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No Chill Cube Not Full

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Nossil

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I've done a quick search on the topic and so far I've gathered that its not ideal to have a no chill cube with a decent amount of headspace due to the oxygen making the wort go bad. But if you use it the next day it should be fine..

Well I'm wondering has anyone had any experience in leaving it for more than just 1 day?
Below picture is a brew I no-chilled last night (my first DSGA), pushed in the sides as much as a could but unfortunately still a lot of headspace. Bunnings only had 15L or 25L cubes.. 15L is to small, but looks like 25L is too big... No happy medium!

So, if I leave it in the cube for a few more days is it goodbye precious wort?



Also, while I'm at it. What are the negatives of no-chilling in the fermenter? Putting a sanitised shot glass upside down over the gromet so steam can escape.
Provided the yeast is dumped in the following day, are there any downsides to this?

nochill.jpg
 

Verbyla

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Not ideal but should be fine. What you want to avoid is aerating the wort when it is stil really hot, so avoid splashing it around in the cube until it cools down. After that you can let it aerate as much as you like. I wouldn't imagine the amount of aeration that would occur would dramatically affect the wort either way.

If you keg give it a quick spray of CO2 to push out the oxygen

I prefer to use a no chill cube so that I can just throw it in the spa/bath to cool down if I feel like it. Obviously can't do this with fermenter. Only negative I can think of with no chilling in a fermenter would be that you don't get the chance siphon the wort off the cold break before pitching yeasties.
 

doon

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Rays outdoors have 20l cubes
 

Jay Cee

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How far are you short? If I have ever miscalculated my runoff and am down a litre or so, I'll put the kitchen kettle on and top it up, then invert the cube immediately to mix it in. All said & done, your targets won't be compromised too much (+/- 5%) and if you really were obsessed with the shift in ABV/IBU could always add a little dry extract later, and compensate in your hop schedule.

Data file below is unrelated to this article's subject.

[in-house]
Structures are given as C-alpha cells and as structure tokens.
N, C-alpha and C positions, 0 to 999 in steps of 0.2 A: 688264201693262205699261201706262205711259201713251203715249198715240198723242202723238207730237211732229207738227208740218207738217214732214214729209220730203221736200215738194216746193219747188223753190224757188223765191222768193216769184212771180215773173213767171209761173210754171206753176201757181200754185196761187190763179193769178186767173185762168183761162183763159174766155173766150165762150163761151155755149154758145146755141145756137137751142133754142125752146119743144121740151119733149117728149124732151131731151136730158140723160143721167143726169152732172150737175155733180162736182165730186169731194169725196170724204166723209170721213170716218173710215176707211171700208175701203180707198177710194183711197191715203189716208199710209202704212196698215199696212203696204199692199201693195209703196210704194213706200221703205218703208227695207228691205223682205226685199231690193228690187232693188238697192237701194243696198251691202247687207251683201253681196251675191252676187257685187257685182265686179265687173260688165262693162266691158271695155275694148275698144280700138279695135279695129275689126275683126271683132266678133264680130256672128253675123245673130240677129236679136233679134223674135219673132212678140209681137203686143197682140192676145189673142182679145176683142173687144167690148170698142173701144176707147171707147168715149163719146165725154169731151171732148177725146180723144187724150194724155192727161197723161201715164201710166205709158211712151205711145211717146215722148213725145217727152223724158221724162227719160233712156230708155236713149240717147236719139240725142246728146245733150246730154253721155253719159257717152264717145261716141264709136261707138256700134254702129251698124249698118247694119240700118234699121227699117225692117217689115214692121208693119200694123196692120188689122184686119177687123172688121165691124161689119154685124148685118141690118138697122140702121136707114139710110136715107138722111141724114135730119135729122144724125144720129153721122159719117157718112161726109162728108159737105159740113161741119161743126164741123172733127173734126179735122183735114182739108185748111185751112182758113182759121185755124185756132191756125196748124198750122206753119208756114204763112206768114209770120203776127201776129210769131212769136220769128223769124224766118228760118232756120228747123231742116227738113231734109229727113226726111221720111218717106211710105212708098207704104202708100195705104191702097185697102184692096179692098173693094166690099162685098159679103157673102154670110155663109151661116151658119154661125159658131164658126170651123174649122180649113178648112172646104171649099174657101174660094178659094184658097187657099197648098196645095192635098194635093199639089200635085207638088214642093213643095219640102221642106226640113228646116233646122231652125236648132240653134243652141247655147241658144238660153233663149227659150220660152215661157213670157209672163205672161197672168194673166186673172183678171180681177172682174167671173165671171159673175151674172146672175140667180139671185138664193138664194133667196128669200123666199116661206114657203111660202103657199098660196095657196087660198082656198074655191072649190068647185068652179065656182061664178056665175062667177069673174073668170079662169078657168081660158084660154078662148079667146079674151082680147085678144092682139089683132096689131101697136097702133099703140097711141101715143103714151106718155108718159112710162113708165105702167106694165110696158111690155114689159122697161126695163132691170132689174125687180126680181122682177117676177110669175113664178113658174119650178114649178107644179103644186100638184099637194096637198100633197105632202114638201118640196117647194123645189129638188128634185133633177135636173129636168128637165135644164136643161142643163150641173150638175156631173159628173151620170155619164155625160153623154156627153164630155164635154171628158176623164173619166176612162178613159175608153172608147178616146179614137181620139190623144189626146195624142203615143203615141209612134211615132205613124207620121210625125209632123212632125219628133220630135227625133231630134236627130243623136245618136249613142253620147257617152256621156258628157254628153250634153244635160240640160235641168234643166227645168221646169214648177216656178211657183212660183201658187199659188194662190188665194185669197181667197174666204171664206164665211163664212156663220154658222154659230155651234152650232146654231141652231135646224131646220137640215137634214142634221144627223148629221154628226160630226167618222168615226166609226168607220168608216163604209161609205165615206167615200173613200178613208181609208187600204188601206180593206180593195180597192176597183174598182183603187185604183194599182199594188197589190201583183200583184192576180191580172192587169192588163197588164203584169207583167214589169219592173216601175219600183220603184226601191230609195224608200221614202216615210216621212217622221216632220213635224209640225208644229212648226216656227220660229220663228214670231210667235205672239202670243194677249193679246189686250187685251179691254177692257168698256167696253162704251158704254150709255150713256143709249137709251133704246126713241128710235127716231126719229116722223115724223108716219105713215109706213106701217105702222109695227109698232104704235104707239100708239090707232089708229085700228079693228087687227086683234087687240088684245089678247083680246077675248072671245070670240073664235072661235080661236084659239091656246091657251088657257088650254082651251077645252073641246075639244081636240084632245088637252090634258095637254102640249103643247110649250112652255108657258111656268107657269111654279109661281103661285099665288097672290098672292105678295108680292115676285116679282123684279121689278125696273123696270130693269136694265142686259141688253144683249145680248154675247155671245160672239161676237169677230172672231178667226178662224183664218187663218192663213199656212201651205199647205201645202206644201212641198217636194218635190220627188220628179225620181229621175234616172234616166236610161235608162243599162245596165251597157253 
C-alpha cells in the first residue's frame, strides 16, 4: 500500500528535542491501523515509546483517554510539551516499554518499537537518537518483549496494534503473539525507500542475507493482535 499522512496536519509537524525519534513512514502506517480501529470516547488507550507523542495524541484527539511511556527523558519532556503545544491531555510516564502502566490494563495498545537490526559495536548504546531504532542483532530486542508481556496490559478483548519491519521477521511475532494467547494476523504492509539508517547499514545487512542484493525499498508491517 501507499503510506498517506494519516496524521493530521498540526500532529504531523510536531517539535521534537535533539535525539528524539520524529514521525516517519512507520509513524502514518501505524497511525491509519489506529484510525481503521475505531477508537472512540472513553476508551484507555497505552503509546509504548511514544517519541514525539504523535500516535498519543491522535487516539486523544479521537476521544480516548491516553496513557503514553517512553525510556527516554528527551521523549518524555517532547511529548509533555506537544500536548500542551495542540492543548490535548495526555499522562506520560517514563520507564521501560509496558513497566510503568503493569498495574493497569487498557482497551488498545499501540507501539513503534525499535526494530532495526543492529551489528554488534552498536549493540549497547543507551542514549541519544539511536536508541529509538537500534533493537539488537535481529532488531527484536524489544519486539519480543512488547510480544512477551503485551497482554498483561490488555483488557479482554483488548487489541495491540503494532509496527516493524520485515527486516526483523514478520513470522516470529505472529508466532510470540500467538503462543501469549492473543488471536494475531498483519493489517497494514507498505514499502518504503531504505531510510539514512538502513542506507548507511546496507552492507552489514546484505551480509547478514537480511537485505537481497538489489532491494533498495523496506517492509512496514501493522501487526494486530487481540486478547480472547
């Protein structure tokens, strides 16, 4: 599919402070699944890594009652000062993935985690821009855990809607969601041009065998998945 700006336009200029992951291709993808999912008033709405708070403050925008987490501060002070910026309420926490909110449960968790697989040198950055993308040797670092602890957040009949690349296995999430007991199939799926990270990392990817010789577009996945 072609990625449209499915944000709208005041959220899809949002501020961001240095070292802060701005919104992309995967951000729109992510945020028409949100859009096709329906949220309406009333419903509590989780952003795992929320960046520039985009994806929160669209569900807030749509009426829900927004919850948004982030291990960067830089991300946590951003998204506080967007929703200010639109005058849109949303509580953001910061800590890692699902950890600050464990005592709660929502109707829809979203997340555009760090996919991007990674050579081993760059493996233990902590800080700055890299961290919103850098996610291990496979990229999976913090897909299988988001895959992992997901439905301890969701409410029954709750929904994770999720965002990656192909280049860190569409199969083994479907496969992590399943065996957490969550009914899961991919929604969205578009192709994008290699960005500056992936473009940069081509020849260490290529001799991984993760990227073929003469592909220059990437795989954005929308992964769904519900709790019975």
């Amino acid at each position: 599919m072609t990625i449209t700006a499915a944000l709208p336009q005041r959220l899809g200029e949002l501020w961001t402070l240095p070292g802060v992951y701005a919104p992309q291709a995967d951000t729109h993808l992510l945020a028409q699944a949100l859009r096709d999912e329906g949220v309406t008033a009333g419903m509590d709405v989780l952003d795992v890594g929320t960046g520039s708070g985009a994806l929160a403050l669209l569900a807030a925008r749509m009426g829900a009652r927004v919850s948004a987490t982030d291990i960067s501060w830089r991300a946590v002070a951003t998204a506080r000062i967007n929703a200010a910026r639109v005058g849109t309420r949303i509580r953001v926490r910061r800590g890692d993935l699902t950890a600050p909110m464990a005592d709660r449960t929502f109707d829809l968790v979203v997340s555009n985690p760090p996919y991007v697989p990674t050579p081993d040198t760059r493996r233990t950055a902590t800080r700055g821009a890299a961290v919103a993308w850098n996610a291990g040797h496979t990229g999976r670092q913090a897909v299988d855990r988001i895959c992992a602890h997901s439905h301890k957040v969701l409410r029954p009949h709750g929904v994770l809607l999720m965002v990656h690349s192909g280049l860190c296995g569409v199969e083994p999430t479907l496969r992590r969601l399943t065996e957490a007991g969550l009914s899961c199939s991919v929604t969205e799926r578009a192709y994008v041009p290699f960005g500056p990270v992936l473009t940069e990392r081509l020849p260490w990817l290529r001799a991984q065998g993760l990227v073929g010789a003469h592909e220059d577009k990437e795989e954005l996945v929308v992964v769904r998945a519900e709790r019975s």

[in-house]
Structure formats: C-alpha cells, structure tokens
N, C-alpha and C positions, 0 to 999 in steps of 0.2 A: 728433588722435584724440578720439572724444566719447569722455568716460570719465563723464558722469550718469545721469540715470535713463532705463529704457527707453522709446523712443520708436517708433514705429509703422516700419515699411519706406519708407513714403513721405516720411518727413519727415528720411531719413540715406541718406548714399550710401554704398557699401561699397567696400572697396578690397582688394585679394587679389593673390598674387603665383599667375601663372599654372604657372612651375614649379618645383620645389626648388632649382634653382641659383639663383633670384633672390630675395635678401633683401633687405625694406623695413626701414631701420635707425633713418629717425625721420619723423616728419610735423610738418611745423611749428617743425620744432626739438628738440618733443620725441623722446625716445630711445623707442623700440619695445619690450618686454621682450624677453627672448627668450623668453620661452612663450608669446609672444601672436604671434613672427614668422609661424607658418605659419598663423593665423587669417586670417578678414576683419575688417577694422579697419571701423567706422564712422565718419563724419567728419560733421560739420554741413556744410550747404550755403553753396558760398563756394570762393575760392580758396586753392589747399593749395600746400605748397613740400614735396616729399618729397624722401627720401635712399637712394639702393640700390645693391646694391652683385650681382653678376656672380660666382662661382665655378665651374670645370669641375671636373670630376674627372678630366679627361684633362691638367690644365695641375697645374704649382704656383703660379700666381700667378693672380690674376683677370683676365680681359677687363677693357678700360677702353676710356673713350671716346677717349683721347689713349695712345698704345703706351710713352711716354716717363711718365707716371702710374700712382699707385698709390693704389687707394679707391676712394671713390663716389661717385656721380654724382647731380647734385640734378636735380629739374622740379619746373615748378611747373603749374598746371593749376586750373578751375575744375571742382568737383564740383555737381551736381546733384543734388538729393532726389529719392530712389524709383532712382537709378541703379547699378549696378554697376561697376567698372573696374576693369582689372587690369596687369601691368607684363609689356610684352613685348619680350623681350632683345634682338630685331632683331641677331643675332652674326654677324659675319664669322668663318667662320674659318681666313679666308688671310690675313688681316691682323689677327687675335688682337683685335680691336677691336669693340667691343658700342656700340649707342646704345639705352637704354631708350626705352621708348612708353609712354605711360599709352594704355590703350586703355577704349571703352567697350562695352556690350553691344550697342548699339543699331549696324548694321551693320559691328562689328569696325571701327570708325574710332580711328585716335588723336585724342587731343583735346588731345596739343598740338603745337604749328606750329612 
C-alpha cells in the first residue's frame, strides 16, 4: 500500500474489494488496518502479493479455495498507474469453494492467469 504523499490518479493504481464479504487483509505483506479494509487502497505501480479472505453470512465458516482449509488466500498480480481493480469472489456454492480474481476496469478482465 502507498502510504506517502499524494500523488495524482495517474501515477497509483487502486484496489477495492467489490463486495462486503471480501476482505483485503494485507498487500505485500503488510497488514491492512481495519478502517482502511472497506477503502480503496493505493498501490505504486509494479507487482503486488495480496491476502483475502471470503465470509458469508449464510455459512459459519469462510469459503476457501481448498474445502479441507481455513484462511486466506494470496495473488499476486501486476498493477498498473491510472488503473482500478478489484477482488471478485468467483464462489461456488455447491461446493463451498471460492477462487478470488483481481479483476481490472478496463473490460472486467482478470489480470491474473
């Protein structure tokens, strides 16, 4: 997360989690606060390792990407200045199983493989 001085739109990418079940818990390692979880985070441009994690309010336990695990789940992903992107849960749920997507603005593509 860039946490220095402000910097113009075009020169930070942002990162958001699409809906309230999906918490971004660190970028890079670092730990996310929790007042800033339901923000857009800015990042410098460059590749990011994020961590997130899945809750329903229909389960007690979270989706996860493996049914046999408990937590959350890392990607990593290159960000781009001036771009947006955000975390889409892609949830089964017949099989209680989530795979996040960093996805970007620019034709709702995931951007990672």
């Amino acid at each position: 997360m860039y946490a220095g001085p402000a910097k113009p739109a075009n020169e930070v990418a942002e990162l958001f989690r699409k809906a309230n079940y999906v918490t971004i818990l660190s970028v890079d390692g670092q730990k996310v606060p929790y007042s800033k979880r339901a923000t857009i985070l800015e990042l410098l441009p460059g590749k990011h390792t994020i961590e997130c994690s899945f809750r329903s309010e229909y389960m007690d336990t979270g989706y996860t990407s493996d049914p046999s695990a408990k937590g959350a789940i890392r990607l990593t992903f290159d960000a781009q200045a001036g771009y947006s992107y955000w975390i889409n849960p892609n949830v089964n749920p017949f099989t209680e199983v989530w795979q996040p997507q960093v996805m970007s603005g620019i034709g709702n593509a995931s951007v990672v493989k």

Edit: Just saw your picture, you appear about five litres down. Definitely modify your recipes in future to include some dry malt and more hops, and top up with boiling water if your kettle isn't big enough to do a full cube
 

Nossil

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I prefer to use a no chill cube so that I can just throw it in the spa/bath to cool down if I feel like it. Obviously can't do this with fermenter. Only negative I can think of with no chilling in a fermenter would be that you don't get the chance siphon the wort off the cold break before pitching yeasties.
Thats what I though, but the cold break would sink to the bottom of the fermenter and sit there during fermentation anyway right?

I edited my first post to show the picture. See, massive shortfall
 

Robbo2234

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This is a pic of my first no chill


I think i took the squeeze all the air out you can a bit to far!
It was a 25 litre cube next time I will use a 20 litre cube
 

doon

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Remember 15 litres holds 17. Your 25l cube would hold 27. Looks like you are way off. 15l cube would of been fine I reckon
 

keifer33

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Rays outdoors have 20l cubes
Must say for cost in the west Rays Outdoors are the best value. Dont know how they compare over east.


I regularly do 21-22Lts for a 20Lt cube and 16-17lts for a 15lt cube. Anything in between and I dont really bother. Always handy to have a few different sizes around.
 

Robbo2234

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know what a 20 litre cube holds?
 

Jay Cee

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It's stated capacity is to the line.
 

Bats

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+1's for the fact that 15L cubes can hold 17 to 18L and 20L cubes hold 23L.